Yesterday I was preparing to post my views on the big question of the NBA playoffs as they began: Would it be Chicago or Miami? Could any team stop either one from making the Eastern Conference finals again? What team would emerge from the wide-open Western Conference playoffs, and could that team compete with Chicago/Miami in the finals?
The first day of the playoffs has already changed some of the points I was preparing to make. It's not the results of the games that changed things, as one game's result can be very misleading for the current round, let alone the series to come. But there were two injuries to key players yesterday--some of the parallels are striking but, as they say, it takes three data points to make a trend. Nevertheless, the big news in both the NBA's season and the early season results in baseball is a rash of injuries, and what may be causing that.
Rose and Shumpert
Late in the fourth quarter of the Chicago Bulls-Philadelphia 76ers game, a game the Bulls had won, point guard Derrick Rose planted his foot (to make a pass), and blew out his left knee. In the third quarter of the Miami Heat-New York Knicks game, a game the Knicks had already lost, shooting guard Iman Shumpert planted his foot (to make a fancy dribble move), and blew out his left knee.
So you see: some aspects that were the same, and those that were different. Clearly their occurrence in the same day, the first of the playoffs, is a coincidence, but the big news of this off-kilter NBA season has been the number of prolonged or serious injuries. Rose (who missed nearly half of the regular season games), Kobe Bryant, Paul Pierce, Ray Allen, Dwight Howard, Amare Stoudamire, Rajan Rondo, Manu Ginobili, and, of course, the comet that was Jeremy Lin--this is a partial list of major players who missed large portions of the season. Blame was placed on the improvised schedule, with its too-brief training period and its too-heavy concentration of weekly/monthly games. My counter would be that professional players should keep themselves fit and ready to start at all times. The regular season is a grind, to be sure--I would favor shortening it to about the 66 games played this season, spread out over six months instead of this year's four months. But I have to wonder whether the physical preparation that the players get is suited to the physical stresses required. Another alternative would be to expand the squads to 15 players, and encourage greater substitution and reducing the minutes of starters, in the way that professional hockey rotates players constantly.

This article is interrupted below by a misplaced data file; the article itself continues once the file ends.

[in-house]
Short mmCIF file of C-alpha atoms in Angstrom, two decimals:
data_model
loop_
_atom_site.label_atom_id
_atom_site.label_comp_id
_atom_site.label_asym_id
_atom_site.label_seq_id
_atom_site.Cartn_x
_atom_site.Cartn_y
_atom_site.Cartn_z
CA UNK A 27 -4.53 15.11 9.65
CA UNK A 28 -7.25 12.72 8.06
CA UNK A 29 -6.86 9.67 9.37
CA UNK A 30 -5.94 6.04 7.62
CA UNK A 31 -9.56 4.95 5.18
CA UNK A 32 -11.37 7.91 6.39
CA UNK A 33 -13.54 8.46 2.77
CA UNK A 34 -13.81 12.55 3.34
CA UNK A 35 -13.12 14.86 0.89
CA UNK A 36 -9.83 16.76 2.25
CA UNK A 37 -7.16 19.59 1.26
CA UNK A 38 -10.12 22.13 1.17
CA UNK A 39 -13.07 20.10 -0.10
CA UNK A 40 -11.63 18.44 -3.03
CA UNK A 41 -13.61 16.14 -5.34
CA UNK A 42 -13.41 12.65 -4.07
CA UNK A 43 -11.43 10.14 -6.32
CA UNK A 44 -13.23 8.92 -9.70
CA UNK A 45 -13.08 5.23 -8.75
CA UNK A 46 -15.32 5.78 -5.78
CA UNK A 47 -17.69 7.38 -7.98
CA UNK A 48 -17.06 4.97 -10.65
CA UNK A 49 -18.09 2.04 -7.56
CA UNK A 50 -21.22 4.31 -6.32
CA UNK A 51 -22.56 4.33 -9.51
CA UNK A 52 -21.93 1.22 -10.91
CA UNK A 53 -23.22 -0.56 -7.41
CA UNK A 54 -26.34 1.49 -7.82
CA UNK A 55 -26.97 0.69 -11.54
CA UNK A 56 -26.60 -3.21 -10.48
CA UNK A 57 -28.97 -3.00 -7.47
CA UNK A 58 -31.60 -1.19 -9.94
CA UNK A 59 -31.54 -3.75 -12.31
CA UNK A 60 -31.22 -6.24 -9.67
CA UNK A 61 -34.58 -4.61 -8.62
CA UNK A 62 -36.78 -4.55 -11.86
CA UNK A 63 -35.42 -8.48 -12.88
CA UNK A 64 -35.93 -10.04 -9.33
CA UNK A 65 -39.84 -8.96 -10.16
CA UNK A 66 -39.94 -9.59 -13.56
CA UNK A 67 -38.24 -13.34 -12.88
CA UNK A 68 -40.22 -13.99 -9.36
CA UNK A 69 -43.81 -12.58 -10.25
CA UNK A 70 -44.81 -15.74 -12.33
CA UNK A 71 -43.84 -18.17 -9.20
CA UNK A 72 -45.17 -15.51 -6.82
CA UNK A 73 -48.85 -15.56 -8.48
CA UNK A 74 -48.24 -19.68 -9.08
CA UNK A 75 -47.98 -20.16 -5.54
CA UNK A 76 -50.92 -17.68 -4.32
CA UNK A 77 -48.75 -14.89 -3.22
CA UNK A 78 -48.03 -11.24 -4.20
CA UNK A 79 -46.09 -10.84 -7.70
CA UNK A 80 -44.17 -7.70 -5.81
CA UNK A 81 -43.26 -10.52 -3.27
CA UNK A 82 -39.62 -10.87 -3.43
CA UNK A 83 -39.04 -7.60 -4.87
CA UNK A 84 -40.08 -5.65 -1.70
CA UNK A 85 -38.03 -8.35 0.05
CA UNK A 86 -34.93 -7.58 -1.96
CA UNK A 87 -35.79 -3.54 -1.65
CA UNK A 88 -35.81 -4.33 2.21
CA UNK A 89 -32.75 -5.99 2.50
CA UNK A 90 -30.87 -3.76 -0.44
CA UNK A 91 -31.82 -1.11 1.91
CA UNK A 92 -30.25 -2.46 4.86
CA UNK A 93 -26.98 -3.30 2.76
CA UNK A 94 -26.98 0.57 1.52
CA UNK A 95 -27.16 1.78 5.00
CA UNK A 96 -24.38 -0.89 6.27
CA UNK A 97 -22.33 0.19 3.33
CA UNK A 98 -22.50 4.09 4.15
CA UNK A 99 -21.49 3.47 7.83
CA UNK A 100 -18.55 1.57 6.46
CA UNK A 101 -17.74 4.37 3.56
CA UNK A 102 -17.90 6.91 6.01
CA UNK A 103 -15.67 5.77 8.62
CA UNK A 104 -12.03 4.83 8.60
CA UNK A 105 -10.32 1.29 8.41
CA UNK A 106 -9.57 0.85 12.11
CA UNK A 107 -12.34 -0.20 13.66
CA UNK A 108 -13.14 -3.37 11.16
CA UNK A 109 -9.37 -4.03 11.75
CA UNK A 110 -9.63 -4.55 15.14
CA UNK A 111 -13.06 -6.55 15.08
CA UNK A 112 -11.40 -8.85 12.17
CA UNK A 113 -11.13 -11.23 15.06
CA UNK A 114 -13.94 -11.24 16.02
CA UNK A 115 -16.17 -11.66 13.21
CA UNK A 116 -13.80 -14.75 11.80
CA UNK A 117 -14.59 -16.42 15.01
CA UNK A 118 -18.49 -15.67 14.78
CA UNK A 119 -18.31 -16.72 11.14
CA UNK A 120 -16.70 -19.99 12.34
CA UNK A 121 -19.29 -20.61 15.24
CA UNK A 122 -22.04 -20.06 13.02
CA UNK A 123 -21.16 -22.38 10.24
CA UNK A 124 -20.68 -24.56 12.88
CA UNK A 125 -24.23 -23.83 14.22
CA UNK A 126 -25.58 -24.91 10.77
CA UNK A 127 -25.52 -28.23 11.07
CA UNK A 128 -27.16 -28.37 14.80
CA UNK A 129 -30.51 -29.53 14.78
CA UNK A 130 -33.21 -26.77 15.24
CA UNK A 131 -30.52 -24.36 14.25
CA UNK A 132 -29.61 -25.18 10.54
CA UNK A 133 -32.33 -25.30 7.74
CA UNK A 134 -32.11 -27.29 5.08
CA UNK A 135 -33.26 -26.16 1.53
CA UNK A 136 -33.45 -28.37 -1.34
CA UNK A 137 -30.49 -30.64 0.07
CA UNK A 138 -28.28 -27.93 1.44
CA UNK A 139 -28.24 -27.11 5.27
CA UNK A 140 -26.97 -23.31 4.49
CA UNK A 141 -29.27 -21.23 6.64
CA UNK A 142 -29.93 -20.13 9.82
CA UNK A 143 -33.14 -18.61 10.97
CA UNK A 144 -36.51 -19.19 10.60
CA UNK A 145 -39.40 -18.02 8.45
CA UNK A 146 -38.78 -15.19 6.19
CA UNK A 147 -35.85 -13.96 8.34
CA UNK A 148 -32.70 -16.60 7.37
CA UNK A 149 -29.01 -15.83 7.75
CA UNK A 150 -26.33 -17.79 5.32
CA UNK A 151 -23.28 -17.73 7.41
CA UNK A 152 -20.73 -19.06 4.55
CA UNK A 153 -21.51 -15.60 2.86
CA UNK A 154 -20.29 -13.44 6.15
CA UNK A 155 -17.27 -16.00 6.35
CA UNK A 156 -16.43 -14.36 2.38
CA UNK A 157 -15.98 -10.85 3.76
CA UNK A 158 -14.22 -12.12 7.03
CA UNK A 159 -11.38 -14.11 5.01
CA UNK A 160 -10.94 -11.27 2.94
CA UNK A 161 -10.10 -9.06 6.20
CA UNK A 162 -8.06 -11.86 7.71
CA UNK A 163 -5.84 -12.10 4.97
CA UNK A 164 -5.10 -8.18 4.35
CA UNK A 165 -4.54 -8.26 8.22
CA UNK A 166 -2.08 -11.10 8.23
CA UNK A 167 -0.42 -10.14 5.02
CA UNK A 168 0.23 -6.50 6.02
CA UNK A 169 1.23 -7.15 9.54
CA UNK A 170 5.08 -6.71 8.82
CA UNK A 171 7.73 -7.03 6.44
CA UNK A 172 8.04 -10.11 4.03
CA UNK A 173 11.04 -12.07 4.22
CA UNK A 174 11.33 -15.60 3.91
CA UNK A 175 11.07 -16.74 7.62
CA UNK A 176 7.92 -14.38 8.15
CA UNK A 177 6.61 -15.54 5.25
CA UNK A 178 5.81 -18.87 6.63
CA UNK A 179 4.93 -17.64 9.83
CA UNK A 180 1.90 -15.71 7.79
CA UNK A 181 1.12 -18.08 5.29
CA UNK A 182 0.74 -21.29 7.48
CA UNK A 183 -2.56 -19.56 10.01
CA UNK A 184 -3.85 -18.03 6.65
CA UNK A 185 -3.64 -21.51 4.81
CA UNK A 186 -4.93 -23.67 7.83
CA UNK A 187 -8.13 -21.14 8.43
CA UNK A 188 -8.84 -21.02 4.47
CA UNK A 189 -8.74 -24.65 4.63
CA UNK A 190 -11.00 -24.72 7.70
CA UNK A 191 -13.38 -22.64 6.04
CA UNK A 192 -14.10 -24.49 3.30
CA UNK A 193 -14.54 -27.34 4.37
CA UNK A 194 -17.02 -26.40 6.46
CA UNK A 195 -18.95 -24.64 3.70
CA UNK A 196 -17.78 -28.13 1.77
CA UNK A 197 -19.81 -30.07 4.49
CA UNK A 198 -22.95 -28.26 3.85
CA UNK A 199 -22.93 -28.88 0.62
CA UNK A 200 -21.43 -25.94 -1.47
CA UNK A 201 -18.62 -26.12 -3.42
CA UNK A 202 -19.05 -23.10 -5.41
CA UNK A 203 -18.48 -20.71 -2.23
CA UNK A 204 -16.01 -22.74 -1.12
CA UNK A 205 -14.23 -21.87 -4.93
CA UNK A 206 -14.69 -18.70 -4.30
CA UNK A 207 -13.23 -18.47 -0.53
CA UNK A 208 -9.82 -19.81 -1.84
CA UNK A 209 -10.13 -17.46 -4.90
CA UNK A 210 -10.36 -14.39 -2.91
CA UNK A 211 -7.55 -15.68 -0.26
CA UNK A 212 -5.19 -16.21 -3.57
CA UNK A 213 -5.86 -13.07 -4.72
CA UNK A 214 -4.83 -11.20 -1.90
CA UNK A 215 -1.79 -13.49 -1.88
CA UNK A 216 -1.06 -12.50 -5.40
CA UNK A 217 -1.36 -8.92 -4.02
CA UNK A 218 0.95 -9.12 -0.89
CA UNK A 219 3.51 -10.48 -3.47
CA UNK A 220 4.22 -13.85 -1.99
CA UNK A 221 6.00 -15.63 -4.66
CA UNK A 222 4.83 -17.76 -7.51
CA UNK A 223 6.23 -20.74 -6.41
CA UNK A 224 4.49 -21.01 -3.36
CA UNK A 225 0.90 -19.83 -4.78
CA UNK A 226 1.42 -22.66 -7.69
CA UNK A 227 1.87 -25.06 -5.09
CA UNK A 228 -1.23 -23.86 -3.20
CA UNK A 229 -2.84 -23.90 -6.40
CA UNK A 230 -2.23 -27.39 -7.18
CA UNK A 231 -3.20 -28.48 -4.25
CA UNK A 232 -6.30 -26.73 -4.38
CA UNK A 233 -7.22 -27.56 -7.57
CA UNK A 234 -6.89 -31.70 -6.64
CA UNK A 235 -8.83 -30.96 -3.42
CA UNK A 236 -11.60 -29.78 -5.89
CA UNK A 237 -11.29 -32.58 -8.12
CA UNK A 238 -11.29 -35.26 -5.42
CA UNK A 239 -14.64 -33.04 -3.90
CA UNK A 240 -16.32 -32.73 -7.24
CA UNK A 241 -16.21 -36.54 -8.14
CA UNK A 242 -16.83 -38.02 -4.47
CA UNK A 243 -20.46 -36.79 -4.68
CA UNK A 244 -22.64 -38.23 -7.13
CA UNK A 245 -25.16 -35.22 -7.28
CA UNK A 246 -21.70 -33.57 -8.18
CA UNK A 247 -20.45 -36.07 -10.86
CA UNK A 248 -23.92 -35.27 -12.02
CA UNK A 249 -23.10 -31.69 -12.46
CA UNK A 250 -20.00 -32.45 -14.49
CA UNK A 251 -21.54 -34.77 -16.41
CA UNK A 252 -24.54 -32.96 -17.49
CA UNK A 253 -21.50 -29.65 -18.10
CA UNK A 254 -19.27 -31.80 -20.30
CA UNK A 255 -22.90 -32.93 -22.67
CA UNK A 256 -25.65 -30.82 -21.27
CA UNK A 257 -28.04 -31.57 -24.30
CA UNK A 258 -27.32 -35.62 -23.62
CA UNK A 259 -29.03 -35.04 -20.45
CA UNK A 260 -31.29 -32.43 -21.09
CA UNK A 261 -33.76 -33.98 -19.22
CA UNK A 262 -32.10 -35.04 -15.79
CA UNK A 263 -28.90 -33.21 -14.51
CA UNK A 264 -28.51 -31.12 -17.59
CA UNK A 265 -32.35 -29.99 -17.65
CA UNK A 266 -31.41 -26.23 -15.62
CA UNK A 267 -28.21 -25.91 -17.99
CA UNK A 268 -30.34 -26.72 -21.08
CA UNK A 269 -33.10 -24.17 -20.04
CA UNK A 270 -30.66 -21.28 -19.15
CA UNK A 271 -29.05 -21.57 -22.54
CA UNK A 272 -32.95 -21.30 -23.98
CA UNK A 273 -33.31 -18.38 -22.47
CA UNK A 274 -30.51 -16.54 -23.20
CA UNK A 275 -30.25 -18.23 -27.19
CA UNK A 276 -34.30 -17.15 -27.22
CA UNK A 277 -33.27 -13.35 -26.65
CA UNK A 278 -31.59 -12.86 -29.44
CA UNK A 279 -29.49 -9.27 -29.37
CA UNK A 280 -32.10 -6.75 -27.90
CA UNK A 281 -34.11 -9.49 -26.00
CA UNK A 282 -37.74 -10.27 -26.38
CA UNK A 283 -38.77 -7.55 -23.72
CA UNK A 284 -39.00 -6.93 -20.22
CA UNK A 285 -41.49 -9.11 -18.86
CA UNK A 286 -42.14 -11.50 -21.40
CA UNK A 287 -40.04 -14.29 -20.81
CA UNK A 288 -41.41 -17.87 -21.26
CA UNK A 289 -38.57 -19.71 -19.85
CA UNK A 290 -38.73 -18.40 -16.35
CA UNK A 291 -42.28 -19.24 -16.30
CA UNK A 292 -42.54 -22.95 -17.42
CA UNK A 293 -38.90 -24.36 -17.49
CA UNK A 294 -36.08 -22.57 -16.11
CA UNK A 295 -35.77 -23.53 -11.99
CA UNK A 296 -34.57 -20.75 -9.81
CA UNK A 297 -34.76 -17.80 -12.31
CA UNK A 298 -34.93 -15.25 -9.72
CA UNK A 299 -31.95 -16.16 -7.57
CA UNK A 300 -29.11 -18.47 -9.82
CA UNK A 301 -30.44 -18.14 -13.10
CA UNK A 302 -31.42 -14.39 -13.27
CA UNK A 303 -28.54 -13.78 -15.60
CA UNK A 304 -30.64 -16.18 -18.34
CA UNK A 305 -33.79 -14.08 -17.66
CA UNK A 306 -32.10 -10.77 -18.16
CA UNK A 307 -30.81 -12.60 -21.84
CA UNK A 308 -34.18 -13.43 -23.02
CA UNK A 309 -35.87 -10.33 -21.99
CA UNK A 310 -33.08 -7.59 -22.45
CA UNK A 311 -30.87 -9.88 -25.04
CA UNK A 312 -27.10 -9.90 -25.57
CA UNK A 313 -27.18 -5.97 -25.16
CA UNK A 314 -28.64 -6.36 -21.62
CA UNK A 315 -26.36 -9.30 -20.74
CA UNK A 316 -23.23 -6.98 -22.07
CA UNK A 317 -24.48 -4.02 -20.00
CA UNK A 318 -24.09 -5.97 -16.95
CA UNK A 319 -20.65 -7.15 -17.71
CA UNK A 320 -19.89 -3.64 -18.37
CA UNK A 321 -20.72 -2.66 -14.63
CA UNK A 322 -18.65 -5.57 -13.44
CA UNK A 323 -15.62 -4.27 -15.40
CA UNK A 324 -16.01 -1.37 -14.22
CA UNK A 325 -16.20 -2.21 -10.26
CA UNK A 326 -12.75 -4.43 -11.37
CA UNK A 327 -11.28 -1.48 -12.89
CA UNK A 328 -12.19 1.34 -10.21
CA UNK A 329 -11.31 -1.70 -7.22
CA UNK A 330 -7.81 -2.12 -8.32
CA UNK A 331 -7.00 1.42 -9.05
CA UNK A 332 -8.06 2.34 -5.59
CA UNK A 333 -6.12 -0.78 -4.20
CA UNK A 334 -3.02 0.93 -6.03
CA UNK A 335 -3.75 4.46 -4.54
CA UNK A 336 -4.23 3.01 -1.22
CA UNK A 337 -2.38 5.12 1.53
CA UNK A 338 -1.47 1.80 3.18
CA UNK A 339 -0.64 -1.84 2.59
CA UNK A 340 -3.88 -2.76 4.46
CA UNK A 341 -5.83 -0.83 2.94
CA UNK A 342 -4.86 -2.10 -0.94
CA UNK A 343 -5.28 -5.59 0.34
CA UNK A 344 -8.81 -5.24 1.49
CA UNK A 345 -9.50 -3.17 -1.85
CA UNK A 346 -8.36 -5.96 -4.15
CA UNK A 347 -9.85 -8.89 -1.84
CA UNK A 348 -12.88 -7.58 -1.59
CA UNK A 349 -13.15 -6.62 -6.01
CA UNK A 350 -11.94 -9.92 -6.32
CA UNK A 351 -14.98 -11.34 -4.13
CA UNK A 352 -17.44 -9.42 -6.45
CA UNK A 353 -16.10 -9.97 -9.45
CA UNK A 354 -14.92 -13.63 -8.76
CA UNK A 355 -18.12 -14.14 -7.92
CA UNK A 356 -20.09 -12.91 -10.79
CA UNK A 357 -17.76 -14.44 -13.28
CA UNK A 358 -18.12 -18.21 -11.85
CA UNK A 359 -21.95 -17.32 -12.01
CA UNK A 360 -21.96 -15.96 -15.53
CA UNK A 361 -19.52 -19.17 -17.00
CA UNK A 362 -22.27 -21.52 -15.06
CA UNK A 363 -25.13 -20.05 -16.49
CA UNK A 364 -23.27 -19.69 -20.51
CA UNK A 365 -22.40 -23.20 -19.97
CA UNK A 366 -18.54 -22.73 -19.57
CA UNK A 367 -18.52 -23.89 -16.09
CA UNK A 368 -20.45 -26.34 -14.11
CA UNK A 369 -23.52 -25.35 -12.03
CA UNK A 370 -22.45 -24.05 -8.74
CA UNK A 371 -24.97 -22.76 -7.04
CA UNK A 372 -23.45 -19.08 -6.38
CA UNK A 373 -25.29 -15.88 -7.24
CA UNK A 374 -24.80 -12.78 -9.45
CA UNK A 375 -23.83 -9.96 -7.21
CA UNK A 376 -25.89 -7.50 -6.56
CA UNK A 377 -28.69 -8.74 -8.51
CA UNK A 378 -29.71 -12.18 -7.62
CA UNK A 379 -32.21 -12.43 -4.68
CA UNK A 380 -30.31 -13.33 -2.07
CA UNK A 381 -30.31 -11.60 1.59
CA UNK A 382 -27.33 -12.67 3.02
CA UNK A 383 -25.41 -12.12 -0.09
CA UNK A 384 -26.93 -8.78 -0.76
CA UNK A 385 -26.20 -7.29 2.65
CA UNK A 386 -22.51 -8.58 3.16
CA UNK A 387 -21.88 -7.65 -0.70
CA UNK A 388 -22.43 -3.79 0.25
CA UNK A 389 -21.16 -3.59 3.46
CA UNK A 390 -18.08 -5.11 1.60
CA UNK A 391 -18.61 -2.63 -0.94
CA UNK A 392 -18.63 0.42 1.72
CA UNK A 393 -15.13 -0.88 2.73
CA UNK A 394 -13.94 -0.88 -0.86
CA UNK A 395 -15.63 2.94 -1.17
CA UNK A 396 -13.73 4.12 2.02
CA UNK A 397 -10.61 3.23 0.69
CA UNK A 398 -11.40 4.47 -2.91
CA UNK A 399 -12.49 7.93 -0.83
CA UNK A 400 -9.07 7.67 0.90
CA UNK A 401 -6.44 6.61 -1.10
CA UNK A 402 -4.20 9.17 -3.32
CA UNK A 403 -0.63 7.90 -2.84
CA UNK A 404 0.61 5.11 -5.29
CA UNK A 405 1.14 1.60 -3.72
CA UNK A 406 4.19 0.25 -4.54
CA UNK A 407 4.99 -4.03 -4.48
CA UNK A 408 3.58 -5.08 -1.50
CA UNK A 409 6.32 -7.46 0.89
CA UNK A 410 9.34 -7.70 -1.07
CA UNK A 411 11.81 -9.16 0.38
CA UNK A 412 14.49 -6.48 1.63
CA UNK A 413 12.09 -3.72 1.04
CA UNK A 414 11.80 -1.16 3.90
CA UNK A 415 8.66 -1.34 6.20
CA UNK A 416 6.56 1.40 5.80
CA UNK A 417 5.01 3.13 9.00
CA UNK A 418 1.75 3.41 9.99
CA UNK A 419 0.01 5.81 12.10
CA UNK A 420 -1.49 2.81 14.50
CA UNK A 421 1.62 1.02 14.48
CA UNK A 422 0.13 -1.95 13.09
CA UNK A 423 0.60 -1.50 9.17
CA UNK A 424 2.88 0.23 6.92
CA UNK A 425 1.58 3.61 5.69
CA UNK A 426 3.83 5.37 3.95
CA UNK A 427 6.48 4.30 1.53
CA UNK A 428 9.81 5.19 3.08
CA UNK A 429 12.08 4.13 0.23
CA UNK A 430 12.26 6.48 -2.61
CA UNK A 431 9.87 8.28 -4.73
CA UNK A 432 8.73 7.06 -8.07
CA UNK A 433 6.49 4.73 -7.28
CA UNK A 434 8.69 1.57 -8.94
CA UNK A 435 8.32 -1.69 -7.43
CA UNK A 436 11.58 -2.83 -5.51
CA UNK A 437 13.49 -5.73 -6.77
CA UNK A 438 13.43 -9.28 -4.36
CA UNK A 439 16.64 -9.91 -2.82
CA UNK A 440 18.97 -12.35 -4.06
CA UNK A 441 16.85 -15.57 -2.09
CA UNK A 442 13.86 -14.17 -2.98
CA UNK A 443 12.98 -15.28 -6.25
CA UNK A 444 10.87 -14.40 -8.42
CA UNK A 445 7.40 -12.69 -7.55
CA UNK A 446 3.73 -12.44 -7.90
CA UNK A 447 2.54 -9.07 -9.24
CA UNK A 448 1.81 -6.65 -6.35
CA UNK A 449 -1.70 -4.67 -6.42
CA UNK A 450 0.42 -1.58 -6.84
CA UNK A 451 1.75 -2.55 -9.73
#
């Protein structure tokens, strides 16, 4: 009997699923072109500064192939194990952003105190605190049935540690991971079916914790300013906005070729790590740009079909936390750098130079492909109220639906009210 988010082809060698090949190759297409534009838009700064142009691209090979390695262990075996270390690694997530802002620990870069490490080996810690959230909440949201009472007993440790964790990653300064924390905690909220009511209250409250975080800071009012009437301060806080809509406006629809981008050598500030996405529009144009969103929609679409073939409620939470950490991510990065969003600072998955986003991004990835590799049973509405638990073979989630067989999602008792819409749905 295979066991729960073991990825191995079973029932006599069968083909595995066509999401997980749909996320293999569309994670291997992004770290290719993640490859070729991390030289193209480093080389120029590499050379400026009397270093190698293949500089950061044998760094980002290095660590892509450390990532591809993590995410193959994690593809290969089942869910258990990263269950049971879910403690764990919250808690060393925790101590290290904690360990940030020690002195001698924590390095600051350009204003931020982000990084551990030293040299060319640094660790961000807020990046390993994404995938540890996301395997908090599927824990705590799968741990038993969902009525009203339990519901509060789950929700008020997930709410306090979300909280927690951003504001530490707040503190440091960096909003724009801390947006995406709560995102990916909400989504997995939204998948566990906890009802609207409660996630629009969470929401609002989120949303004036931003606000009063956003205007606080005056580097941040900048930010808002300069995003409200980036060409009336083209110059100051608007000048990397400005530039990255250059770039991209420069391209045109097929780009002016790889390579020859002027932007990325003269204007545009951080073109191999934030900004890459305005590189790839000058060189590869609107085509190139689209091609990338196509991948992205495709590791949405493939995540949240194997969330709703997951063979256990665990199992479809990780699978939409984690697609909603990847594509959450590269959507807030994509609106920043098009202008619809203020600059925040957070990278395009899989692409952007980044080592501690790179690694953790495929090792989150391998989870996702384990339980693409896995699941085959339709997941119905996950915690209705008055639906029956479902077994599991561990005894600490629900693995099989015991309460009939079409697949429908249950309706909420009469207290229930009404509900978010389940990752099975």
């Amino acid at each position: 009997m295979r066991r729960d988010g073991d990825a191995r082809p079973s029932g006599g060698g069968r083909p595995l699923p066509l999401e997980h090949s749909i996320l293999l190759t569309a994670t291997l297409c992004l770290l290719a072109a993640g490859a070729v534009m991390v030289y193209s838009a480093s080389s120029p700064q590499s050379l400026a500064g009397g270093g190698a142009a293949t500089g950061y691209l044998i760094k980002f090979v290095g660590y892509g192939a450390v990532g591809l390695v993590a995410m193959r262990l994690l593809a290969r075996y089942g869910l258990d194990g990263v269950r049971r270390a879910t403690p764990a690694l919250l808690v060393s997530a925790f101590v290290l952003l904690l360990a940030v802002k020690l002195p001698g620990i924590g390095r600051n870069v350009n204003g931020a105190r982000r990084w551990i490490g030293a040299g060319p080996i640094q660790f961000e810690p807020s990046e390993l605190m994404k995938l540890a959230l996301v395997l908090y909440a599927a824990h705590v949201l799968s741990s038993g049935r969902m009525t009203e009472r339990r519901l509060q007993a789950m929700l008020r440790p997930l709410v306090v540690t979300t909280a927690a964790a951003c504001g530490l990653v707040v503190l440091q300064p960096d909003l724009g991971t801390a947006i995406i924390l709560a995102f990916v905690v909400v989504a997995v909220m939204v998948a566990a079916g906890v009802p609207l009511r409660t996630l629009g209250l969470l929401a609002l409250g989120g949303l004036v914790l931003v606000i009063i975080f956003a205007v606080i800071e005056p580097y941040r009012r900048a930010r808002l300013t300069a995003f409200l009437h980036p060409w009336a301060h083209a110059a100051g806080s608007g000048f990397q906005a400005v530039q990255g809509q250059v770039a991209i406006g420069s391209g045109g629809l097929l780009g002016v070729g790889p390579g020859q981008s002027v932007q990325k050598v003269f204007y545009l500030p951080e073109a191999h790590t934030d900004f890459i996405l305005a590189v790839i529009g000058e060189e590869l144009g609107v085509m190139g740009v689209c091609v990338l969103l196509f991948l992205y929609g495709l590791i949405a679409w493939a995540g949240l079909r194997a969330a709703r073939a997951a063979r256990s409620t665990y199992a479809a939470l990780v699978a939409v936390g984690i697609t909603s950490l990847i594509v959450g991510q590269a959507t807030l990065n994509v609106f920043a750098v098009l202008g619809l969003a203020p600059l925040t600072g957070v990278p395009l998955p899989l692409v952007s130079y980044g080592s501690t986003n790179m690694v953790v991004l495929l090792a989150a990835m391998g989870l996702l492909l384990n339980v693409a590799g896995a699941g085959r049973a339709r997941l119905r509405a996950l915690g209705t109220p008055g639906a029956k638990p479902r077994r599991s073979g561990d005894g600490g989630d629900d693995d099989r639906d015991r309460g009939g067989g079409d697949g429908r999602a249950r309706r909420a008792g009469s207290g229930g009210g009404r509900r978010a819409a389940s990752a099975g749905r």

Anyway, The Implications
Knicks-Heat was looking to be one of the more interesting first-round matchups; not necessarily one for which the outcome was in doubt, but good to watch. Shumpert's key role was in playing man-to-man defense on Dwayne Wade; without him, the Heat's path looks much easier. Two other good first-round matchups still remain interesting: Oklahoma City vs. defending champions Dallas--the first game was indicative of the close, intense battle we should expect; Indiana vs. Orlando would've been the clearest pick for an upset if Howard were playing, but it still may be close.
In the second round, look for interesting matches in three of the four projected combinations: Chicago-Boston, San Antonio-Memphis, and Los Angeles-Oklahoma City (or Dallas). If the Celtics are healthy, I think they will give the Rose-less Bulls a serious challenge (and if they are not, they will probably fall to the Atlanta Hawks in the first round). The Spurs were the biggest positive surprise of the season, rebuilding around their big three (Duncan-Ginobili-Parker) with a new, high-scoring approach featuring volatile addition Stephen Jackson; the Grizzlies (certainly no sure thing against the Clippers in round one) are a team that could break up their rhythm. The Lakers may be too large for either Dallas or OKC, but I question their team chemistry, and any team that can successfully ballhawk Kobe may be able to take them down.